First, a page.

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Will Rooney Rule adoption change English football?

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By Matias Grez and Zayn Nabbi CNN

(CNN) -- Is English football's "mindset" towards black and ethnic minority managers finally changing?

This week the Football Association announced it would be introducing its own version of the Rooney Rule, a policy first adopted by the NFL in 2003.

In the US, the rule states that teams must interview at least one ethnic minority candidate for every head coach or senior football vacancy.

And now the English FA will now interview at least one black, Asian and minority ethnic (BAME) applicant for future roles in the England national team system.

2017 was a difficult year for the FA, which faced fierce criticism -- including from members of parliament -- over its handling of a racism case involving Eni Aluko, a black female footballer for the England national team.

'Discrimination rife'

Currently, there are only six BAME managers in charge of the Football League's 92 professional teams -- just 6.52% -- and there's only in the Premier League.

With black footballers making up 25% of all professional players in the country, why don't BAME manager figures similarly stack up?

"It's a big question and it goes back a long time, and really an ability to change that," Chris Hughton, the Premier League's only black manager, told CNN at November's Black List Awards.

"A form of Rooney Rule has of course been spoken about, there has been some introduction at a Football League level as regards to an interview process.

"But, more so, I think it's a mindset, whether its stakeholders or clubs themselves, but a real conscious effort for that to happen."

Hughton says he speaks as somebody who experienced a lot of racism as a player in the 70s and 80s, when discrimination was rife on the terraces of England's stadiums.

He believes there is enough enthusiasm in football to increase the representation of BAME coaches, which he thinks can be done by fast tracking a percentage of the most promising young, black managers into certain positions.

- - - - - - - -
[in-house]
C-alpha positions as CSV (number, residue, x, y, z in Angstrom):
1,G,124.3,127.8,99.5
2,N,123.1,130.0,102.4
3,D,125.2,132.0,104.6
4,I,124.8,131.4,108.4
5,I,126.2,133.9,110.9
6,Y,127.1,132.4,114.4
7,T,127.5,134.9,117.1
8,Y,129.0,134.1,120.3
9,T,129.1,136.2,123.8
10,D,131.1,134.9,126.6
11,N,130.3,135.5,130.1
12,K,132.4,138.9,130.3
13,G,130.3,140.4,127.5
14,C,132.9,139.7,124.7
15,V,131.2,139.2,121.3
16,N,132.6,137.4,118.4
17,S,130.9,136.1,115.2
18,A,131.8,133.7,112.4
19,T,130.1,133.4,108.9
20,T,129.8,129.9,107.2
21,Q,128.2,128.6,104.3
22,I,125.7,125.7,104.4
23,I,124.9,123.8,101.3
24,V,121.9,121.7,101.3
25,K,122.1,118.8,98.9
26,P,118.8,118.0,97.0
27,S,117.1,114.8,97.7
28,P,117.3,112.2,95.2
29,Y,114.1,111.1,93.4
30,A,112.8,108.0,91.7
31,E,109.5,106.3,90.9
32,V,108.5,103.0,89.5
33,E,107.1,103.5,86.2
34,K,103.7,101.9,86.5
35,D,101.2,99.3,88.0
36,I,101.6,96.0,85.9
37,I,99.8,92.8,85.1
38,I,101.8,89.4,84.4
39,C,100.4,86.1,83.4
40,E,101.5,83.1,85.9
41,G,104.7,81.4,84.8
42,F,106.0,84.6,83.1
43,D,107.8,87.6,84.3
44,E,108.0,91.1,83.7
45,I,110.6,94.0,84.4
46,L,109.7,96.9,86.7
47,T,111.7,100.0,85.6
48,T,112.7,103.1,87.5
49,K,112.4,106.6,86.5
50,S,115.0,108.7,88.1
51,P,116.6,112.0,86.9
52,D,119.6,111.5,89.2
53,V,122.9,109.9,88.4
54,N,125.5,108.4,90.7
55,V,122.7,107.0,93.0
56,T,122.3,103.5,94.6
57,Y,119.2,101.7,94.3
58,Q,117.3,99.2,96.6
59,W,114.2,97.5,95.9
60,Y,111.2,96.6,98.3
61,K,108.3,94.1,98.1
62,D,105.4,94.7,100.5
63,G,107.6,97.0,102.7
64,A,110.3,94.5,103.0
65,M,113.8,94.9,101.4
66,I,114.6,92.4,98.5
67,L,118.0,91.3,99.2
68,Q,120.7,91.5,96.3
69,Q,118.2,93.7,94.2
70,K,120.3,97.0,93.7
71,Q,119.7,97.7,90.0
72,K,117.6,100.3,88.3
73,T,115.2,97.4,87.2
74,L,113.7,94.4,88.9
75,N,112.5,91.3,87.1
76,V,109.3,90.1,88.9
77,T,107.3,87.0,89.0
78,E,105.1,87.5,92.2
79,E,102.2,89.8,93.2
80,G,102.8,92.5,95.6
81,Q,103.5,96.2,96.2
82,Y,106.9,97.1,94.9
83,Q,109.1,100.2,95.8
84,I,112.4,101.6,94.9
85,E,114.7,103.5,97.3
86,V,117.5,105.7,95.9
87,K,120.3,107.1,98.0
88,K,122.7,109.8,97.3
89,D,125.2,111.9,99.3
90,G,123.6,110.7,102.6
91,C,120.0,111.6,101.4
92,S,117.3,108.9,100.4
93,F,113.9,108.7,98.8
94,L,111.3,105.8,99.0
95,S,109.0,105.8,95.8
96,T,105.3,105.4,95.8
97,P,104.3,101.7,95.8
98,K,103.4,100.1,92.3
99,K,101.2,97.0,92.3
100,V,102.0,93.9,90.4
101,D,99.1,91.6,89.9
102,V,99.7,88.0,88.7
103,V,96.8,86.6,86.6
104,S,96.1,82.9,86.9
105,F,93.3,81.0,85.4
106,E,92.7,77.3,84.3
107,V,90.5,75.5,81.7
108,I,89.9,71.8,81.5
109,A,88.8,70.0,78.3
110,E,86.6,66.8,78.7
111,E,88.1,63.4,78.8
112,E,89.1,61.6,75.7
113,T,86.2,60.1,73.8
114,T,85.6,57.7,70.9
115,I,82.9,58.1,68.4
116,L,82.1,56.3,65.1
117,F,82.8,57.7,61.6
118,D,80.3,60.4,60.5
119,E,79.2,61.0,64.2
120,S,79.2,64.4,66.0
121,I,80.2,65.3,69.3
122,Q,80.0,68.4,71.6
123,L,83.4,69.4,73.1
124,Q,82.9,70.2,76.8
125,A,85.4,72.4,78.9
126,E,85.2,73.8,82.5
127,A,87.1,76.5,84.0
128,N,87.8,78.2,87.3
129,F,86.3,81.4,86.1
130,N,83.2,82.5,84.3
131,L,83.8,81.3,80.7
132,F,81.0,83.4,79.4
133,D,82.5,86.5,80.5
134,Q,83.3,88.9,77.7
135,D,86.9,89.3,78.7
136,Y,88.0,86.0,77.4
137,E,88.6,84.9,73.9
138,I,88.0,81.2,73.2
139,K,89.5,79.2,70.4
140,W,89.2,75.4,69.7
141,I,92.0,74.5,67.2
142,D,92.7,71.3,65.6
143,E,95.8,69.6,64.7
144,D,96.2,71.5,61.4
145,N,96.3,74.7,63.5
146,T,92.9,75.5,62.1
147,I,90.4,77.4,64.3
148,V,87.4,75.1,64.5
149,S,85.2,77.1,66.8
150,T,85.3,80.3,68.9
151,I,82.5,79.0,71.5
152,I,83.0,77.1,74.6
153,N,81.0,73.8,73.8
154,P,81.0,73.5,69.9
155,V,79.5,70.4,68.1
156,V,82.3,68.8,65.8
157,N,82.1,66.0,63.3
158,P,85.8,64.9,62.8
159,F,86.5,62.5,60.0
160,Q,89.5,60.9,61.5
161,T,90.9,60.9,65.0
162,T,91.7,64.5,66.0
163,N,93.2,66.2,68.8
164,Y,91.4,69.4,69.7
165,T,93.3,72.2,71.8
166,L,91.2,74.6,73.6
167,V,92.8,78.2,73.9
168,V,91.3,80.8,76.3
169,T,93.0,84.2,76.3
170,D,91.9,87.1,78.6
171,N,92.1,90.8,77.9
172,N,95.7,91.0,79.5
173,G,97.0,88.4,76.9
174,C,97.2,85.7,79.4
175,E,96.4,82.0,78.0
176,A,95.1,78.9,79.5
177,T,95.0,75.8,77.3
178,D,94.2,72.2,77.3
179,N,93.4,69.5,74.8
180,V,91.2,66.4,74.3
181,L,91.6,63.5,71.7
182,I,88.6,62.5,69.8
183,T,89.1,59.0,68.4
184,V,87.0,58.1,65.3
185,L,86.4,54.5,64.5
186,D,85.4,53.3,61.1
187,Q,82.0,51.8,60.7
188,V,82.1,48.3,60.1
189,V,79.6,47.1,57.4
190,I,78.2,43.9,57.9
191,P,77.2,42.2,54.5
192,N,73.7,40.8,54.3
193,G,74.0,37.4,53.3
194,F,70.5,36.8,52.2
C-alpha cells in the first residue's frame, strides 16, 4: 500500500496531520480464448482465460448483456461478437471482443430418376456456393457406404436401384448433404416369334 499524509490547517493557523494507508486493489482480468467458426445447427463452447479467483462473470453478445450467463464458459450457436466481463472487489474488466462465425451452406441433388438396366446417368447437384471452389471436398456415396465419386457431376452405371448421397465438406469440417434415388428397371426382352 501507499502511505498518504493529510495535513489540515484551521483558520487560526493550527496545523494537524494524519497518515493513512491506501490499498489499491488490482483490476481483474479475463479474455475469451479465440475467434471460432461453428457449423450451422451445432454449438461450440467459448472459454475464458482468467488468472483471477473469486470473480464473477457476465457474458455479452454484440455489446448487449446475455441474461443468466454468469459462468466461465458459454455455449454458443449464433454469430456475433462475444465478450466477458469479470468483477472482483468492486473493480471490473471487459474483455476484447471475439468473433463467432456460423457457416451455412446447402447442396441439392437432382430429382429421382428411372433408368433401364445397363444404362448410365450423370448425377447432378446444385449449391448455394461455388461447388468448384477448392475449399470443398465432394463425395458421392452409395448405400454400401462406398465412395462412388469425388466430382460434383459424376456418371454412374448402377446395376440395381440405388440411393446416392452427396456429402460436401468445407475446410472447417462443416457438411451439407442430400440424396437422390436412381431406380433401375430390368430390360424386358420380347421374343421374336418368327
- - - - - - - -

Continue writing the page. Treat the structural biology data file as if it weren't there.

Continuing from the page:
While the small percentage of BAME managers reflects England's elite -- barely 3% of the country's most powerful and influential people are from minority backgrounds -- it doesn't reflect the UK population as a whole.

According to the Office for National Statistics, 12.83% of people living in the UK are of BAME backgrounds.

Time for change

Chris Powell, who has managed Charlton and Huddersfield in English football's second tier, points to the success of US sport teams appointing black coaches as proof that the Rooney Rule can work.

He believes the time to act on the situation is now, before too many more talented ethnic minority coaches slip through the cracks and out of football.

"So many good people from the black and Asian community are being lost to the game," Powell told CNN. "People who are intelligent and organized but not getting a chance at clubs for whatever reason.

"But I also feel the structures have to change, the interviews have to change, the way people are employed has to change and come in line with the way the world is.

"I feel if that happens, it will encourage more black and Asian men and women to apply for roles in coaching in management and in administration because there are so many good people that should be in those roles and they're not."

Like Hughton, Powell recalls the vile abuse he used to receive as a player and even as a young fan when we would watch games in the stands.

"It was a breeding ground for racist organizations," he says. "Because you're with people that may be unemployed, disaffected, so it's very easy to target them and get them into a different way of thinking.

"I used to watch a lot of my heroes get abuse but carry on playing and that was quite inspiring but what I knew was if I became a pro -- and I wanted to that -- I had to recognize that I'm going to have some problem."

Powell did make it as a pro, going on to play for a host of Premier League clubs and represented England five times.

Inevitably, however, he would also go on to experience the same racial abuse he saw hurled at his heroes. One match in particular, in his early playing days at Championship club Southend, still stands out.

"We went to a ground and there was three black players in the team -- myself and two teammates -- and we got horrendous abuse and it's never left me.

"The manager of my club then apologized because he knew how hurt we were and he was so supportive.

"I'll never forget it but he didn't know what to do because he said: 'I hate it, I didn't want to hear it, but what can I do.'"

'We don't want quotas'

Both Powell and Hughton recognize things have clearly got markedly better, while still acknowledging there is a long way to go.

Sports journalist Darren Lewis believes the main aim of the Rooney Rule will be to help reduce any preconceived stereotypes executives may have of BAME applicants.

"Even if he doesn't choose that candidate, he can appreciate that some of the misconceptions that he may previously have had have been shattered," Lewis told CNN.

"There are good forward-thinking black coaches he could work with, that he could put in charge of his club. The problem with the Rooney Rule is that people choose not to understand it.

"Anytime you have a debate about it lots of people say 'we don't want quotas.' The Rooney Rule isn't about imposing quotas --- if black ex-pros could have their way there wouldn't be a Rooney Rule at all because there would be an appreciation of their talents and their abilities and leadership qualities but that's not the case."

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